Tuesday, October 30, 2018

Guest in the House (1944) for Noir November

The Film Detective, a classic film streaming site that recently launched a 24/7 programmed channel on Sling TV, is about to kick off Noir November. I was invited to review one of several films being added to the Film Detective app in November. I picked Guest in the House (1944) starring young Anne Baxter as...well, read on...


Anne Baxter as Evelyn (left), listening in
The opening scenes of Guest in the House, a 1944 United Artists release, paint a cheery portrait of upscale on-the-coast mid-‘40s Americana. Happy music accompanies a house and yard full of happy people, most of them members of the congenial Proctor family. Soon and suddenly the music slows, deepens and intrudes on this jolly scenario. The darkening mood heralds the arrival of Evelyn, fiancée of younger brother Dan Proctor. Evelyn is portrayed by Anne Baxter whose performance as the visitor, the guest in the house, is a preview of her future Oscar-nominated whirl as Machiavellian Eve Harrington in All About Eve (1950).

Very much like Eve, Evelyn is coated in a sugary-sweet and obsequious veneer. And like Eve she insinuates her way into a milieu to which she hungrily aspires. But Eve was a garden variety sociopath, where Evelyn’s issues may go deeper than that. Initially, all in the Proctor household are sympathetic to her fits of anxiety and her phobias. There are subdued but understanding murmurs about her stay in “a hospital.”

Evelyn watches as a rival departs
It turns out that not only is Evelyn anxious and phobic, but she’s also a committed trouble-maker, and in short order manages to stir up discord in the House of Proctor, as she calls it. As suspicion and dissension spread, Evelyn eavesdrops and smiles to herself - and is emboldened to continue stirring things up. Evelyn also keeps a diary in which she regularly makes entries, entries that reveal her true feelings (ugly!) about just about everyone in the household…except Douglas (Ralph Bellamy), the older married-with-family brother of her betrothed. This journal could spell a schemer’s downfall, but Evelyn is a clever one.

Anne Baxter was only 21 when she made Guest in the House. Though she surrenders to over-emoting from time to time (she was only a kid!), she is just as often powerful and compelling as Evelyn. For the classic film buff it’s an eye-opener to watch the young actress in an early starring role delivering an early rendering, the prototype, of her later portrayal of Eve, the role for which she'll forever be remembered.

Ralph Bellamy and Ruth Warrick
Ralph Bellamy, in a rare lead role, has the opportunity to show more range and depth than usual as the object of the mad girl’s infatuation. Ruth Warrick (Citizen Kane) plays Bellamy’s wife who, when not reacting as a target of Evelyn’s maneuverings, seems to enjoy a rather frisky love life with her husband. Early on, alone with her in a dark room, Bellamy convinces Warrick to slip off her slippers and dance barefoot with him. Dancing barefoot, he says, “is like swimming in moonlight.” After more time in the dark with her he adds, “honey, we gotta  go dancing more often.”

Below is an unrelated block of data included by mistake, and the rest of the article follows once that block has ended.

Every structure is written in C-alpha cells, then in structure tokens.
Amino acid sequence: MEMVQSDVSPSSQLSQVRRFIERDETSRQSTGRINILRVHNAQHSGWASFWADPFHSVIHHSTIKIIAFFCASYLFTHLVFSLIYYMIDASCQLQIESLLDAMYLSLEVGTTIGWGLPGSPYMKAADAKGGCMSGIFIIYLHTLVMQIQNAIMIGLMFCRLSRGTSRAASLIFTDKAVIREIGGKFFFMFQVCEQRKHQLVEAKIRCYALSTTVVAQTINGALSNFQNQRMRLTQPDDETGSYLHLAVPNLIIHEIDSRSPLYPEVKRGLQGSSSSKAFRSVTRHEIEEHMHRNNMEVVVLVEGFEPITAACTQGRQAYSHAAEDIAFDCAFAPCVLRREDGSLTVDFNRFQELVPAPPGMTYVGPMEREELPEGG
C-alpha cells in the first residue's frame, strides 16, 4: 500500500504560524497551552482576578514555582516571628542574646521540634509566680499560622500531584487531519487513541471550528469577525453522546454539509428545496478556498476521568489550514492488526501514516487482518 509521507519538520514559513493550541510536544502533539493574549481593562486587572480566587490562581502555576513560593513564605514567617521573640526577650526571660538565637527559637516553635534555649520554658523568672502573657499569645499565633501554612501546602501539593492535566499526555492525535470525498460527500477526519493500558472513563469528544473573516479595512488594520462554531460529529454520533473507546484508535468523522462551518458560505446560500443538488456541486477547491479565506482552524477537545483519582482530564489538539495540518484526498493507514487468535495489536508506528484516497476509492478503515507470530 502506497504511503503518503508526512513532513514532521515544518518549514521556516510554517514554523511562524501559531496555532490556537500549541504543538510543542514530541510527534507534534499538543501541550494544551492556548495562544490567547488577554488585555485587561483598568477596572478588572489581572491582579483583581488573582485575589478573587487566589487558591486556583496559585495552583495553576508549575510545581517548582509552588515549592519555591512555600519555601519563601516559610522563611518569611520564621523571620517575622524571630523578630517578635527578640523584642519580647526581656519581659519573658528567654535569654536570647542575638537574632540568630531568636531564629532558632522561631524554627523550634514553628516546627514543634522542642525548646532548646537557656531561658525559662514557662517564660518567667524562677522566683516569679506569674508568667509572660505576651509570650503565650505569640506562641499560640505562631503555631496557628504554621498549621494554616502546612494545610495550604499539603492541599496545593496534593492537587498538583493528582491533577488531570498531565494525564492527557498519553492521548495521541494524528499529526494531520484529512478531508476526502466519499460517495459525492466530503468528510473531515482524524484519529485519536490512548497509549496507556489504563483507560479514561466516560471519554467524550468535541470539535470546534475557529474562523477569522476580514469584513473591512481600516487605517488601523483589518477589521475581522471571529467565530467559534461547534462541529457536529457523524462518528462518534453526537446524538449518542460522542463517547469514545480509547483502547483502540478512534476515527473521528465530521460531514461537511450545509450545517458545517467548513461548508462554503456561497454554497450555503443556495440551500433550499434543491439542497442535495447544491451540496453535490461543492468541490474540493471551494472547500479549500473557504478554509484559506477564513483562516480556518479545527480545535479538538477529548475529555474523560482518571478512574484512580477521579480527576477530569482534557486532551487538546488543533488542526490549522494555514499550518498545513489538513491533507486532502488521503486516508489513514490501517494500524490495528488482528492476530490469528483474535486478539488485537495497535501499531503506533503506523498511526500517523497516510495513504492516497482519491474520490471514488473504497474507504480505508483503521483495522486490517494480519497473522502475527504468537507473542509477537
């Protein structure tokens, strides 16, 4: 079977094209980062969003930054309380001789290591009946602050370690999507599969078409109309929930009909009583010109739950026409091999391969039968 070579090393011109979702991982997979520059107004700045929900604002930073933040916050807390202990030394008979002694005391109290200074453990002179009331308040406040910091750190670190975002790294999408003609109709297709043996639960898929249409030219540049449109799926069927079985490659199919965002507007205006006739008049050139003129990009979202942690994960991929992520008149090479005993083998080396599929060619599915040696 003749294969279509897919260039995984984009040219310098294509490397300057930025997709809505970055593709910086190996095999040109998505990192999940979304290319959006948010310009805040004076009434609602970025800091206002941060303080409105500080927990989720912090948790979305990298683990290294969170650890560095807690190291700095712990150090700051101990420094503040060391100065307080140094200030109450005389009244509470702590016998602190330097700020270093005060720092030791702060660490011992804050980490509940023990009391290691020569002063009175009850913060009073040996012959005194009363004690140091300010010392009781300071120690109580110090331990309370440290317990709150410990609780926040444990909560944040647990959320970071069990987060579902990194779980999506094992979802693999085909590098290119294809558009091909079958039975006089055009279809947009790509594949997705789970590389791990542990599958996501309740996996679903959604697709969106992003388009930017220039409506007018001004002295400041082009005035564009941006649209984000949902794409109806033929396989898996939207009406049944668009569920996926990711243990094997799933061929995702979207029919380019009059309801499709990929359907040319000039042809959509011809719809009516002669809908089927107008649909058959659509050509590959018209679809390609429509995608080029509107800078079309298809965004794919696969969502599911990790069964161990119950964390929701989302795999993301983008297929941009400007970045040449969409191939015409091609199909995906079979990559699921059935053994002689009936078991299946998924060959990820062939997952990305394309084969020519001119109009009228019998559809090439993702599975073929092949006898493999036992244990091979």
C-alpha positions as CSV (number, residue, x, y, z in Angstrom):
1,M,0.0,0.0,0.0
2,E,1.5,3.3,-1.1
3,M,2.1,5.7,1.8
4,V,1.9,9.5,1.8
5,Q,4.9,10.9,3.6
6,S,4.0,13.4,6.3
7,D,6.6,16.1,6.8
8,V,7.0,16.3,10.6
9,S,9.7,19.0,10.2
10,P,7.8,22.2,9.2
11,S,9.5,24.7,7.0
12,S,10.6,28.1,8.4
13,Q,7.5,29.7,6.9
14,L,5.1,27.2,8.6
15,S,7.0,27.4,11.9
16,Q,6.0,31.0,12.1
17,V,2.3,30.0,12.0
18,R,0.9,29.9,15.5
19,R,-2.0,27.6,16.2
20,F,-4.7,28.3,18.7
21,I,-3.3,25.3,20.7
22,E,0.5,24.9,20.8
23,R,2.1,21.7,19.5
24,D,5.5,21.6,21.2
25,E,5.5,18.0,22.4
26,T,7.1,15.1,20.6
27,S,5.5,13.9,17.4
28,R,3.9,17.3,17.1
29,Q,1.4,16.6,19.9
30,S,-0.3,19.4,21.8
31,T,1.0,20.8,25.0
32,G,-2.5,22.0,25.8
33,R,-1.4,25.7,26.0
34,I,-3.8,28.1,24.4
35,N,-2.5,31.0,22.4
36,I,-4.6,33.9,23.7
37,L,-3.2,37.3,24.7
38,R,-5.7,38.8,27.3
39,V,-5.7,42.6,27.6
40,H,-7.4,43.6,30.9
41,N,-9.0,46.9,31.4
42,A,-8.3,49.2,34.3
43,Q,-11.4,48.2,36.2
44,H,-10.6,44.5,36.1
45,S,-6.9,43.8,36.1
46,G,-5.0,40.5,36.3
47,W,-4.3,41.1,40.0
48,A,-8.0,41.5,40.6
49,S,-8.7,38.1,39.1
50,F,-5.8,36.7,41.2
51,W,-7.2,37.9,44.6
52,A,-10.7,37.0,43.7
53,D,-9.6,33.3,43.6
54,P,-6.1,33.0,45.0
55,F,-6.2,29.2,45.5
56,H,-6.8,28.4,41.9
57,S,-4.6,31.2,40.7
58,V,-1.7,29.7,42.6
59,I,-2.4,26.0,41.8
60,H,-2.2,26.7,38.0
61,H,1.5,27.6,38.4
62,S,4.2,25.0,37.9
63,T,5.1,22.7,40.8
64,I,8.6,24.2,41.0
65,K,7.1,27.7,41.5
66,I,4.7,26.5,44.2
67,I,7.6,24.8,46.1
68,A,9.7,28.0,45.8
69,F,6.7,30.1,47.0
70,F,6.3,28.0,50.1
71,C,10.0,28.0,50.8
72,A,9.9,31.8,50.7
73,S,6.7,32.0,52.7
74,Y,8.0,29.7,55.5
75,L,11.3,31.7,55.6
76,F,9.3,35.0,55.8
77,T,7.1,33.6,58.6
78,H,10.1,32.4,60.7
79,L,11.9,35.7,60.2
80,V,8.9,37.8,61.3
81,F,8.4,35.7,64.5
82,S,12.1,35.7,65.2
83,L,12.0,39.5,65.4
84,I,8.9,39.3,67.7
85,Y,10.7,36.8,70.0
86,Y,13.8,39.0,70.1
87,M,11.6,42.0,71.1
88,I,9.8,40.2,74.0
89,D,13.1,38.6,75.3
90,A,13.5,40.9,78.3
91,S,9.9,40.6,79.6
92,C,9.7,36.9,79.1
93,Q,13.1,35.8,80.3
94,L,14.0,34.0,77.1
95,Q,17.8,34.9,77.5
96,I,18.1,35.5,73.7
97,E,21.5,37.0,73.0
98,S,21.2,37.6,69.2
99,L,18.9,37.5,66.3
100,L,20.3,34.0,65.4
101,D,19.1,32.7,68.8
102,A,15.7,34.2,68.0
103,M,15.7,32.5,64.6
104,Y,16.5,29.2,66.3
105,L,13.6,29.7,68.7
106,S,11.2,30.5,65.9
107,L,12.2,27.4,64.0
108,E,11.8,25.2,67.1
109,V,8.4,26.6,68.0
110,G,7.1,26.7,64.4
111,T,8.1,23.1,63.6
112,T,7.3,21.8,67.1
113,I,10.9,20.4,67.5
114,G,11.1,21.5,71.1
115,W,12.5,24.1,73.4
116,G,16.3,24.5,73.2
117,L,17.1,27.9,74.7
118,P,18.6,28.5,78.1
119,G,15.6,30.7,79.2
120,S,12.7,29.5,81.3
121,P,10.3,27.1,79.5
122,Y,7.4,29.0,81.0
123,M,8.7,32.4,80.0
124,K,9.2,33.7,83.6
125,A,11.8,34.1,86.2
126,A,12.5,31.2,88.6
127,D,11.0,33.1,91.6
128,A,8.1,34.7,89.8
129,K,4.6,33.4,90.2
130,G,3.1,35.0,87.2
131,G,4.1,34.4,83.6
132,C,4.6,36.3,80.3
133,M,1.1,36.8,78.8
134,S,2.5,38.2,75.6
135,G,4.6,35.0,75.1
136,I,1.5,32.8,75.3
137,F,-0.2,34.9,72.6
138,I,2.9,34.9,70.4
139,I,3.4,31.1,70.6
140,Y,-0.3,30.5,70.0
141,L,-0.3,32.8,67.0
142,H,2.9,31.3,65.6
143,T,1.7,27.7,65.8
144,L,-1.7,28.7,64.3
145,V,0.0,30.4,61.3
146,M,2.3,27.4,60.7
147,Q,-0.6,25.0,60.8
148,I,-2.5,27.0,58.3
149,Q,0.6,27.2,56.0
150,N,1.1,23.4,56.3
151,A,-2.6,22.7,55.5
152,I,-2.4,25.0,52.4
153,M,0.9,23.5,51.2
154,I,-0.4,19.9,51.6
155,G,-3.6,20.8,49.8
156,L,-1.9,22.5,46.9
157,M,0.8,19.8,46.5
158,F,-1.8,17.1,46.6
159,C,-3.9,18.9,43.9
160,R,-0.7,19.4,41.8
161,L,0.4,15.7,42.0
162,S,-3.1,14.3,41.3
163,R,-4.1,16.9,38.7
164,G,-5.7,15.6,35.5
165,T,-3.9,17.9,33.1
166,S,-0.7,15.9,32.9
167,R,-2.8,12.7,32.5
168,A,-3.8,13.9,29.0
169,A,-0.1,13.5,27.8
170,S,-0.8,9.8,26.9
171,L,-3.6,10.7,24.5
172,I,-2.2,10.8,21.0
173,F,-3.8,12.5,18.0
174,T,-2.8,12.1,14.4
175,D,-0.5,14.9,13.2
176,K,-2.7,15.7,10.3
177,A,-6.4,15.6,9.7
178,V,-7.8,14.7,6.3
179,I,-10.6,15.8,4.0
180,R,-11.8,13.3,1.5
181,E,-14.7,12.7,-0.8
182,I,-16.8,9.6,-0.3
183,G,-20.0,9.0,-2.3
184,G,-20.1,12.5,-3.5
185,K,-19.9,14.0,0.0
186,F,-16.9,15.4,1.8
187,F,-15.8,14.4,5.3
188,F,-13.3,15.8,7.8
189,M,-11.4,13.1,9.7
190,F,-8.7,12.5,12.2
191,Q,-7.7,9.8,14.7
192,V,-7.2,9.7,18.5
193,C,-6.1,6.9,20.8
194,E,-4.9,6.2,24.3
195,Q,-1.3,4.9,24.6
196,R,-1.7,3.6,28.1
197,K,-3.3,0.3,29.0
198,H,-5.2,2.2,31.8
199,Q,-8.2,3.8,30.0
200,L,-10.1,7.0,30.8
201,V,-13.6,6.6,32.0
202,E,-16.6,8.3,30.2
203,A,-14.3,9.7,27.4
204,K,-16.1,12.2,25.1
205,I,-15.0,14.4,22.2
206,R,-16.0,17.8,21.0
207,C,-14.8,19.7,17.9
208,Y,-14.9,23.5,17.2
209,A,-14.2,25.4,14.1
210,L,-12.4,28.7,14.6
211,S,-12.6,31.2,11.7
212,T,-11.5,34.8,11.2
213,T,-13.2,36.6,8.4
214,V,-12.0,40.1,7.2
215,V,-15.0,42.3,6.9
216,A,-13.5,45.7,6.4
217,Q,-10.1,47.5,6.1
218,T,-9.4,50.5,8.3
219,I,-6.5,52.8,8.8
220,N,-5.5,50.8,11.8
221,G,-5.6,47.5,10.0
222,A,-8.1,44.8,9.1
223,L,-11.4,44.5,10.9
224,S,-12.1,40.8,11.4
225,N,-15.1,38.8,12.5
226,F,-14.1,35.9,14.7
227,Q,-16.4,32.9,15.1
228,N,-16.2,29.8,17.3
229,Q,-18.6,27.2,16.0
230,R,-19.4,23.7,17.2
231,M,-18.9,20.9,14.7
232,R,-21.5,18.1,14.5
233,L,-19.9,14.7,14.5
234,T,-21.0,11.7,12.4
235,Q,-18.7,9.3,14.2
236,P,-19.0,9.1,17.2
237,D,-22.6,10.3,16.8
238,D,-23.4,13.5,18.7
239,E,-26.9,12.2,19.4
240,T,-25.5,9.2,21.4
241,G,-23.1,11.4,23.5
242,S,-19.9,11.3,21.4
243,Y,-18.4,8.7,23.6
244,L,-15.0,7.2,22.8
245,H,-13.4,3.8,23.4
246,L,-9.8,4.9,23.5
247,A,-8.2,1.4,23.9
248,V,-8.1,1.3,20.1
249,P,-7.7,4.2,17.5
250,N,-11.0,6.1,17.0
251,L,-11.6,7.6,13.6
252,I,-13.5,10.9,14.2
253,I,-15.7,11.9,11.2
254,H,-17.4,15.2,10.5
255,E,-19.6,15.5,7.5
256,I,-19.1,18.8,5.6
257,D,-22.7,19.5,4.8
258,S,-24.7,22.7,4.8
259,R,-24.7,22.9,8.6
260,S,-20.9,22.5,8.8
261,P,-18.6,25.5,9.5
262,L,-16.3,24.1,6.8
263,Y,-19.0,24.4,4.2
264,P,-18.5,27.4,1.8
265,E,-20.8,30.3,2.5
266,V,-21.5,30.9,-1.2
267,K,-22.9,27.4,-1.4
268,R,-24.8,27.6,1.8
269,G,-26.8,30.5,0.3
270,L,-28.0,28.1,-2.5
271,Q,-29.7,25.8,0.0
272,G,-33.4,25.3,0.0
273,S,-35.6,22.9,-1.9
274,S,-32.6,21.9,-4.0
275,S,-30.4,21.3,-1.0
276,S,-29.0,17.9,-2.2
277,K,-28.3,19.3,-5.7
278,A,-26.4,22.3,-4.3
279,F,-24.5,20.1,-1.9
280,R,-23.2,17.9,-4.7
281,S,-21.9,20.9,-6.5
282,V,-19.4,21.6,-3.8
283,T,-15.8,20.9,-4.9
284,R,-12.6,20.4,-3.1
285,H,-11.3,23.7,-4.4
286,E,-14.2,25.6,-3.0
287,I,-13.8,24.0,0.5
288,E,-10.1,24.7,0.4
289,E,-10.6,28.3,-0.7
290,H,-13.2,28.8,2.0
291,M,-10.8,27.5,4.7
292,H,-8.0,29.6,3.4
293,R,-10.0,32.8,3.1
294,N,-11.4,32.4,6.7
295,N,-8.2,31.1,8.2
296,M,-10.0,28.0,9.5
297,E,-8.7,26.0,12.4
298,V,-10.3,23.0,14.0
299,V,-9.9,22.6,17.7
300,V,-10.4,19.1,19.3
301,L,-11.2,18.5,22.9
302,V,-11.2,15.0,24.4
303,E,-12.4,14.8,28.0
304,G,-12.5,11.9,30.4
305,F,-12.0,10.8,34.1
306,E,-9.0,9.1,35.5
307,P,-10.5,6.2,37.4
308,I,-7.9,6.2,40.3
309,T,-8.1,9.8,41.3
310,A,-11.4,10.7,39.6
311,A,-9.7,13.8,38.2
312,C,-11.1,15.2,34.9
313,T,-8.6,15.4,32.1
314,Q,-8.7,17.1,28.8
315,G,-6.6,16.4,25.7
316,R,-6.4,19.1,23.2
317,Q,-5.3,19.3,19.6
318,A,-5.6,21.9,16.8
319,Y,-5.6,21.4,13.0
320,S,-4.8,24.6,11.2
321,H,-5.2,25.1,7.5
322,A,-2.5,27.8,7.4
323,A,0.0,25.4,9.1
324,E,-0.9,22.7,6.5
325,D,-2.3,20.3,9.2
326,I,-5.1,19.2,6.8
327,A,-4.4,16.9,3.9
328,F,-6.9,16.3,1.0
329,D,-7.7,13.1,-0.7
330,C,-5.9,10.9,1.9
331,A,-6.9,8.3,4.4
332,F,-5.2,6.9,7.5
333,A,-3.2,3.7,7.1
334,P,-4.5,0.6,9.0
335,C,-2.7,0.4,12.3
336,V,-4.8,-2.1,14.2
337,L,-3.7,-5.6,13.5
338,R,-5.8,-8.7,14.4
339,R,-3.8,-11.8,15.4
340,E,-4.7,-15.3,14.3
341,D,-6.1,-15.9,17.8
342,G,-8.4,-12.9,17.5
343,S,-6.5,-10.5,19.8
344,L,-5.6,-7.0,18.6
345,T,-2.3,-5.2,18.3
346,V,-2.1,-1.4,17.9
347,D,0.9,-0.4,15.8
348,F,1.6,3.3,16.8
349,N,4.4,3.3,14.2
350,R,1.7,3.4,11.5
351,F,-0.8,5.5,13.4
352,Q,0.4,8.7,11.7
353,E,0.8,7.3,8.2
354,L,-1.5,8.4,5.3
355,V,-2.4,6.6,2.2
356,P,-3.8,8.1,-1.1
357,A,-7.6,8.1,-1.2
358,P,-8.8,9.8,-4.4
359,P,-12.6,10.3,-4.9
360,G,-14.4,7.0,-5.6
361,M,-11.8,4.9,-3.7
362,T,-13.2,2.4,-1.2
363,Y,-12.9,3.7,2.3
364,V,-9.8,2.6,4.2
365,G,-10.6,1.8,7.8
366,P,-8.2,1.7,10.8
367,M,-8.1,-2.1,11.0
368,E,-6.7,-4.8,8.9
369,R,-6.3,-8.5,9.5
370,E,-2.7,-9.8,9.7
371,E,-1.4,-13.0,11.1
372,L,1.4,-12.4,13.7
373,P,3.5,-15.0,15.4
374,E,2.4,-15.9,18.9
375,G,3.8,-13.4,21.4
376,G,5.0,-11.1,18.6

Cinematographer Lee Garmes earned his first two Oscar nominations working under director Josef von Sternberg on a pair of early Marlene Dietrich classics, Morocco (1930) and Shanghai Express (1932), winning the Best Cinematography award for the latter. He also earned nominations for Since You Went Away (1944) and The Big Fisherman (1959). And he photographed Scarface (1932), Nightmare Alley (1947) and Hitchcock’s The Paradine Case (1947), among scores of other films, including extensive uncredited work on Gone with the Wind. Garmes’s contribution to Guest in the House is striking, notably his use of disconcerting angles and unusual shots to underscore the conflict and confusion going on in the Proctor home and in Evelyn’s psyche.

Lewis Milestone started as director on the film but had to be replaced due to illness. John Brahm took over, squeezing Guest in the House in between two other, better-remembered projects of his, both starring Laird Cregar: The Lodger (1944) and Hangover Square (1945), a film that also benefited from Bernard Herrmann’s masterful score. Brahm would go on to direct countless episodes of classic era series TV, from Playhouse 90 to Alfred Hitchcock Presents to Johnny Staccato to The Twilight Zone to The Man from UNCLE.

Well cast supporting players include Aline MacMahon, Margaret Hamilton, Percy Kilbride, Jerome Cowan and Marie McDonald.

The camera work of Lee Garmes
Guest in the House is straight-up B fare, mostly because of a loosely woven plot that demands too much suspension of disbelief. The film might’ve easily deserved a B+ just for showcasing youthful Anne Baxter as a nascent Eve Harrington, for featuring Ralph Bellamy in a leading role, for its solid supporting cast, fine art direction and Lee Garmes’s gorgeous photography. That possibility went completely out the window with the film’s over-the-top (but entertaining) finale.

Happy Noir November!


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  1. GUEST IN THE HOUSE certainly sounds intriguing...and I had never heard of it! The pic of Evelyn looking out the window is genuinely creepy. I like the cast, too, especially the under-appreciated Ruth Warrick.

    1. This one was new to me, too, Rick, and I'm glad I chose it. The plot is a stretch at times and a script doctor would've helped, but it's worth watching for reasons we both mention.